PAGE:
Positive Handling in Schools


Started on July 19, 2024

Positive Handling in Schools

Positive handling is the common term that defines the physically restraint of a primary and special needs school student. It refers to a graduated approach to manage extreme behaviour and employ the least intrusive form of physical intervention. Positive handling intervention takes place over short periods of time to manage the student’s behaviour.

The course looks at some examples and statistics, that highlight the seriousness and extent of aggressive pupil behaviour, and how crucial it is to know how it can be handled while complying with the law.

The Aggression Curve

This positive handling training course examines the mechanics of aggressive behaviour, because understanding this pattern is the first step to effectively defusing and controlling potentially difficult situations.

You will learn about the five phases from baseline behaviour, escalation, crisis, recovery and post crisis depression phase.  Understanding the aggression curve will help staff understand how to behave and react at the different phases of the cycle.

SCARF Techniques

Here we look at some of the techniques used to help bring aggressive behaviour under control including SCARF, first published in 2008 by Dr. David Rock, the director of the neuro Leadership Institute, which operates in 24 countries. This model can be used to identify things that can trigger aggression, namely, if you say or do anything that adversely affect someone’s status, certainty, autonomy, relatedness or sense of fairness, then it’s more likely to provoke a more limbic response, increased aggression or violence.

The acronym SCARF stands for

  • Status, which is about relative importance to others.
  • Certainty, which concerns being able to predict the future
  • Autonomy, which provides people with a sense of control over events,
  • Relatedness, which is a sense of safety with others,

Fairness, which is a perception of fair exchanges between people.

Duty of Care and Government Advice

The Department for Education guidance 2012 document makes it clear that schools should not have a no contact policy as part of their positive policy plan. There is a real risk that such a policy might place a member of staff in breach of their duty of care towards a pupil or prevent them taking action to prevent a pupil causing harm.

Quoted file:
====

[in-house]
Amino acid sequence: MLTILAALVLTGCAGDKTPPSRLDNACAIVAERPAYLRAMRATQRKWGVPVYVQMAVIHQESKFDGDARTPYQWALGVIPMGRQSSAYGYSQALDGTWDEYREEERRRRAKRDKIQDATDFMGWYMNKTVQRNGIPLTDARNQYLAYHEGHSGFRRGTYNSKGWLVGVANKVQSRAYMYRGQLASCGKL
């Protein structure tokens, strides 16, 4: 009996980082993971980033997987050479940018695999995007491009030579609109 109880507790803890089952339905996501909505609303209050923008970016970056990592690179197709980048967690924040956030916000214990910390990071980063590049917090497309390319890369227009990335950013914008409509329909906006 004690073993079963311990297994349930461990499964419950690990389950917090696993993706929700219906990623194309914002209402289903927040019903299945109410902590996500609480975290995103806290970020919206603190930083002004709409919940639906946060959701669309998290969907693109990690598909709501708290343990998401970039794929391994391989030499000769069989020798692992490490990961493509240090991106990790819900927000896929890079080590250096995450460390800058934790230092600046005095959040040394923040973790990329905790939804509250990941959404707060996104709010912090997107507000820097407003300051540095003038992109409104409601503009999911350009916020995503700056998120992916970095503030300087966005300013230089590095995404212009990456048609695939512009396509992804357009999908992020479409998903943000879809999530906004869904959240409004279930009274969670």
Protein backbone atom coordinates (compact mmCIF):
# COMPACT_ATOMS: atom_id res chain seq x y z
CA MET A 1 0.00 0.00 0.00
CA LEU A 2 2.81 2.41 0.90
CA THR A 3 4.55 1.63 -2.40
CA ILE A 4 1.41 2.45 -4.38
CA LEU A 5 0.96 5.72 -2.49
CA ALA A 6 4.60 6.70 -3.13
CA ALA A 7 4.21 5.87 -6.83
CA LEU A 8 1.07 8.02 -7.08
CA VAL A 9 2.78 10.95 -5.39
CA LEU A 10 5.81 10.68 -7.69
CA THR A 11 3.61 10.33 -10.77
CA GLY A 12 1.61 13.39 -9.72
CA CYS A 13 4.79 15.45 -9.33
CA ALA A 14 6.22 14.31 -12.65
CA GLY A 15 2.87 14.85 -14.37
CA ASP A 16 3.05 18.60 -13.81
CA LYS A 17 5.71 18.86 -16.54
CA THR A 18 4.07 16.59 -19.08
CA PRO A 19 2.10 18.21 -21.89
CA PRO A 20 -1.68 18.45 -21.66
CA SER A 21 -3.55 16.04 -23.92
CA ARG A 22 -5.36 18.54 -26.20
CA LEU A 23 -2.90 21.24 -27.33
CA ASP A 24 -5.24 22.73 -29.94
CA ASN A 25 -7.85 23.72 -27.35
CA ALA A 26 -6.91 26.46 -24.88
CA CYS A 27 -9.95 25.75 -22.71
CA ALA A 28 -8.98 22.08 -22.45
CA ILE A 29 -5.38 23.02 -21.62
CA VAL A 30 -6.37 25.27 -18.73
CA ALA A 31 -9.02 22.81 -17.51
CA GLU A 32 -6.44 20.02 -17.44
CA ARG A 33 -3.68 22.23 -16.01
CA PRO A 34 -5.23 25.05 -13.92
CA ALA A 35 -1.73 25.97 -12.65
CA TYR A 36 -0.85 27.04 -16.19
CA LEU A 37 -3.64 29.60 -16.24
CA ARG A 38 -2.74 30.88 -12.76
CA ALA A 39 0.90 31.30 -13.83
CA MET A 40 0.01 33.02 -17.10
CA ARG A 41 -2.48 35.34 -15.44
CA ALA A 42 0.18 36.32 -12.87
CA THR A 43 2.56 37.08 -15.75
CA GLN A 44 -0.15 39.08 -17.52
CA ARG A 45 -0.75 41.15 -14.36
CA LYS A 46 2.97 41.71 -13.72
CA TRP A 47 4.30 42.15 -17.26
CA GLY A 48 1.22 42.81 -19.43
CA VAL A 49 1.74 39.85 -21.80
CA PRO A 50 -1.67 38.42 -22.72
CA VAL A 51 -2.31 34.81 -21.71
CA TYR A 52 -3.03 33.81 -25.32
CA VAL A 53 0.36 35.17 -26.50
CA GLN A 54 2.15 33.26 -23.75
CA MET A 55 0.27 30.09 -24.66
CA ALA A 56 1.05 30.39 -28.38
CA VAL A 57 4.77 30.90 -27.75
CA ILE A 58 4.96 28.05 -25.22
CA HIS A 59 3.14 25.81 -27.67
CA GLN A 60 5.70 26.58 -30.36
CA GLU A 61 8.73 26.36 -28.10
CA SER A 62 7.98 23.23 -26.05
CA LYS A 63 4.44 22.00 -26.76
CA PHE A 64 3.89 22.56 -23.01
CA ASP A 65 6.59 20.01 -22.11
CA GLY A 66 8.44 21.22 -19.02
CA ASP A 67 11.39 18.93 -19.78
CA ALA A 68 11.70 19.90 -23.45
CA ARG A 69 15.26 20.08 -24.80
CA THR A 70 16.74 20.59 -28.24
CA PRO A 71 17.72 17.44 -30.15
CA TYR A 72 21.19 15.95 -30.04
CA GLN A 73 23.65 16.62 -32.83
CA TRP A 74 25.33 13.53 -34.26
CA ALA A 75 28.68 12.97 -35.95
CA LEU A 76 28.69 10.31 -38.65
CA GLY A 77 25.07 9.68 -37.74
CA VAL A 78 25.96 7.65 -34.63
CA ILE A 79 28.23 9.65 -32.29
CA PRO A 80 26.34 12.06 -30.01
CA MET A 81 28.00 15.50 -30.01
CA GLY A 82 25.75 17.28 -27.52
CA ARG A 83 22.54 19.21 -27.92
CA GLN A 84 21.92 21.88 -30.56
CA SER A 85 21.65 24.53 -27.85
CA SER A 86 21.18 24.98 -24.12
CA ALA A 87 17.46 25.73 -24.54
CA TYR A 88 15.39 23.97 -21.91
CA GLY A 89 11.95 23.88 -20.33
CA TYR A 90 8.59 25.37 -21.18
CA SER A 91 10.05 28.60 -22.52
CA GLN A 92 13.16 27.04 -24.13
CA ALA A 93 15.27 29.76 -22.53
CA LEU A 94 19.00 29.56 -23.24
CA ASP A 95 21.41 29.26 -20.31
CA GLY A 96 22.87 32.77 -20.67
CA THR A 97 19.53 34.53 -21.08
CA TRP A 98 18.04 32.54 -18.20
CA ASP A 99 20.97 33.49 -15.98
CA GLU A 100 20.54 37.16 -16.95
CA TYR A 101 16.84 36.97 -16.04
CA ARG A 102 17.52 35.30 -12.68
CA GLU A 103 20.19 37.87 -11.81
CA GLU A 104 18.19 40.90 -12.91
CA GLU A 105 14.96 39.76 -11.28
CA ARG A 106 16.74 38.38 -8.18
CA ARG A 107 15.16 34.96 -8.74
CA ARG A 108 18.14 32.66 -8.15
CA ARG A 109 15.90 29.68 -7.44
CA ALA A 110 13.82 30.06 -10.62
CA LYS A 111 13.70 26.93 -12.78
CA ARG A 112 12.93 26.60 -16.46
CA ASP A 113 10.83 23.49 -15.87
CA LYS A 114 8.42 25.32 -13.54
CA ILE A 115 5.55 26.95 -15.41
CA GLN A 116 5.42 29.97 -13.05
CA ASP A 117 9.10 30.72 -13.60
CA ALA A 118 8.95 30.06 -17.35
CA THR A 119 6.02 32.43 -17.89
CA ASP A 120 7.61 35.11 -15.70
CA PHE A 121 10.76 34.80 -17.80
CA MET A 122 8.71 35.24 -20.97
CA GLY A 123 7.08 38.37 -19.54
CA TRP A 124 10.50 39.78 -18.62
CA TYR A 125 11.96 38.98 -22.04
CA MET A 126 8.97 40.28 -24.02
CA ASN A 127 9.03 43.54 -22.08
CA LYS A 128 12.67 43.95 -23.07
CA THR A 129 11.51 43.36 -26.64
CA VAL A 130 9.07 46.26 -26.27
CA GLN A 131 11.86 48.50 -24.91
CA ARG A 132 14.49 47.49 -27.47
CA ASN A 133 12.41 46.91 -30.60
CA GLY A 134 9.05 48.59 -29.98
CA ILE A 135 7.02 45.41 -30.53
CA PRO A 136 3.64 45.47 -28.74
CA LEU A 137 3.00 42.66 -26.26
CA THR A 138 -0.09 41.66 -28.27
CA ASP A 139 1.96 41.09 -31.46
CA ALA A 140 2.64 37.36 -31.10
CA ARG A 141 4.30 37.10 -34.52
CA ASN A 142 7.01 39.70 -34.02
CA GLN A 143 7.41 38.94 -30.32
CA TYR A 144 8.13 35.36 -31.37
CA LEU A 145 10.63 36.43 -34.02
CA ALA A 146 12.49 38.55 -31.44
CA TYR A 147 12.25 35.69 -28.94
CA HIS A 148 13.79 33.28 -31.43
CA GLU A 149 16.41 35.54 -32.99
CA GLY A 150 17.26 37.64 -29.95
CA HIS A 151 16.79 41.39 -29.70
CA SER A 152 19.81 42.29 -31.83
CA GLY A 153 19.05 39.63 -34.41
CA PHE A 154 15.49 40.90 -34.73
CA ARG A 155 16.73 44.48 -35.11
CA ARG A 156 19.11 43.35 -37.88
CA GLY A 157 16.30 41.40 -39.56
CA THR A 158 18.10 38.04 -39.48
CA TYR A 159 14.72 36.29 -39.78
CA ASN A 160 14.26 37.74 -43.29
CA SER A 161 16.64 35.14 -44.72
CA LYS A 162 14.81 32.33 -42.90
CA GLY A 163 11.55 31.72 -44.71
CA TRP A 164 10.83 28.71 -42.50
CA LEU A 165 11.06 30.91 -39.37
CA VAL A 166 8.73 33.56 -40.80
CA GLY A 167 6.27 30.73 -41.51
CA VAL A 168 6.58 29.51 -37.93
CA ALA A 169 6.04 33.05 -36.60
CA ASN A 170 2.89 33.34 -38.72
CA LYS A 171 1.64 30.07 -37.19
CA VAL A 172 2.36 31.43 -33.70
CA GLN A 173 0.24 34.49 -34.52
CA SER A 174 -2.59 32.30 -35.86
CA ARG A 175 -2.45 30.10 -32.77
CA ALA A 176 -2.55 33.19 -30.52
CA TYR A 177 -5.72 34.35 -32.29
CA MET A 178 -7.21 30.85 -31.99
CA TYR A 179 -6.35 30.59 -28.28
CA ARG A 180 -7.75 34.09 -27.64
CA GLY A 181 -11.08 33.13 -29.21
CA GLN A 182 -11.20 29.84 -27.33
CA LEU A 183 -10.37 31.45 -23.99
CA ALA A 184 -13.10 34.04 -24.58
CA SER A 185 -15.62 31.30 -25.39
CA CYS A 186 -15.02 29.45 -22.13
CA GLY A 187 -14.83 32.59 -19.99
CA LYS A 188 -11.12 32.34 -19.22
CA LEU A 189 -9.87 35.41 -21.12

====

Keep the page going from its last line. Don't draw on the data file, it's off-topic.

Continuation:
The course looks at the official advice you can use as a basis for the actions you take to bring aggressive and violent behaviour under control. The government offer advice in the document called “Use of reasonable force advice for head teachers, staff, and governing bodies.” It is highly recommended to read this booklet and part of your positive handling training.

Key Acts of Parliament

We examine the hierarchy of law in the UK relating to positive handling in schools and how each is implemented. We look at some specific acts of parliament that are most relevant to the topic in greater detail.  The hierarchy referred to is:

  • European Convention of Human Rights
  • UK Human Rights Act,
  • health and safety at Work Act,
  • common law and statute laws,
  • the school’s policy and procedure links to government guidance.

Intervention Skills and Conflict Resolution

Module 8 looks at best practice when having to intervene and restrain a pupil who is endangering themselves or the people around them. intervention is a subject that has to be considered very carefully. There is a risk of not intervening – in that people can be injured or killed. But we also need to be aware of and be able to manage the risks when we do decide to intervene.

The biggest risk when restraining a pupil is without doubt positional asphyxia, which results from a body position that interferes with the ability to breathe.  You will learn about the dangers of certain restraint techniques.

Safe hold techniques are discussed where immobilisation, and restriction is achieved with a relatively firm and low level interventions.

Screening, Searching and Confiscation

The course concludes with best practice and rules around screening, searching and confiscation. Schools can require pupils to undergo screening by a walkthrough or handheld metal detector, even if they do not suspect them of having a weapon and without the consent of the pupils.

There is a government document titled screening, searching and confiscation advice for had teachers, staff and governing bodies. and this positive handling training offers a brief summary of its key features including screening with and without consent.

Course ContentModule
The Course Structure1
A Serious Business2
The Aggression Curve3
The SCARF Model4
Government Advice and Guidance5
Making Decisions: Duty of Care6
The Law7
Physical Intervention and Restraint8
Screening, Searching and Confiscation9
Course Assessment

This online assessment for positive handling training is carried out over a series of multiple choice questions. Candidates must answer 70% of the questions correctly to pass each module. We advise you to complete each module and answer the question before moving on to the next module. This provides a better learning experience because you will need to have knowledge from earlier modules to understand some of the material in the later modules. For those who complete the course successfully, a PDF certificate of the award is sent directly to your inbox.  Hard copies of the award are available on request.  The course takes 100 minutes of training to complete. This is course content only and does not cover the time it takes to answer questions.

Related and relevant courses to Positive Handling Training

Safeguarding Children
Learning Disability Awareness